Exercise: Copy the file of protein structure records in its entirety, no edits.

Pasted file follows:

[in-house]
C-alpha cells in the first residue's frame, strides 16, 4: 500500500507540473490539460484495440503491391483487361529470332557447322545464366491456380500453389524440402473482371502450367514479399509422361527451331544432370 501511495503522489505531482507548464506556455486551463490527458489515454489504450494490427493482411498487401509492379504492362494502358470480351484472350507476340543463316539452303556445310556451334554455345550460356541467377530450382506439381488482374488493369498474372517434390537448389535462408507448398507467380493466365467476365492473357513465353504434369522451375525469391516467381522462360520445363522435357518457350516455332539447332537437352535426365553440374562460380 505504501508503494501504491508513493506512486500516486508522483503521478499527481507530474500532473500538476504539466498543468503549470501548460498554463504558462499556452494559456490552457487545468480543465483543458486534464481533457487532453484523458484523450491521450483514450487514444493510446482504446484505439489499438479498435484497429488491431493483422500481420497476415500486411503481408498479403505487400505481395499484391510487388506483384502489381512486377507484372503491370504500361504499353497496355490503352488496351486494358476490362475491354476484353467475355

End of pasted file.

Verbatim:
[in-house]
C-alpha cells in the first residue's frame, strides 16, 4: 500500500507540473490539460484495440503491391483487361529470332557447322545464366491456380500453389524440402473482371502450367514479399509422361527451331544432370 501511495503522489505531482507548464506556455486551463490527458489515454489504450494490427493482411498487401509492379504492362494502358470480351484472350507476340543463316539452303556445310556451334554455345550460356541467377530450382506439381488482374488493369498474372517434390537448389535462408507448398507467380493466365467476365492473357513465353504434369522451375525469391516467381522462360520445363522435357518457350516455332539447332537437352535426365553440374562460380 505504501508503494501504491508513493506512486500516486508522483503521478499527481507530474500532473500538476504539466498543468503549470501548460498554463504558462499556452494559456490552457487545468480543465483543458486534464481533457487532453484523458484523450491521450483514450487514444493510446482504446484505439489499438479498435484497429488491431493483422500481420497476415500486411503481408498479403505487400505481395499484391510487388506483384502489381512486377507484372503491370504500361504499353497496355490503352488496351486494358476490362475491354476484353467475355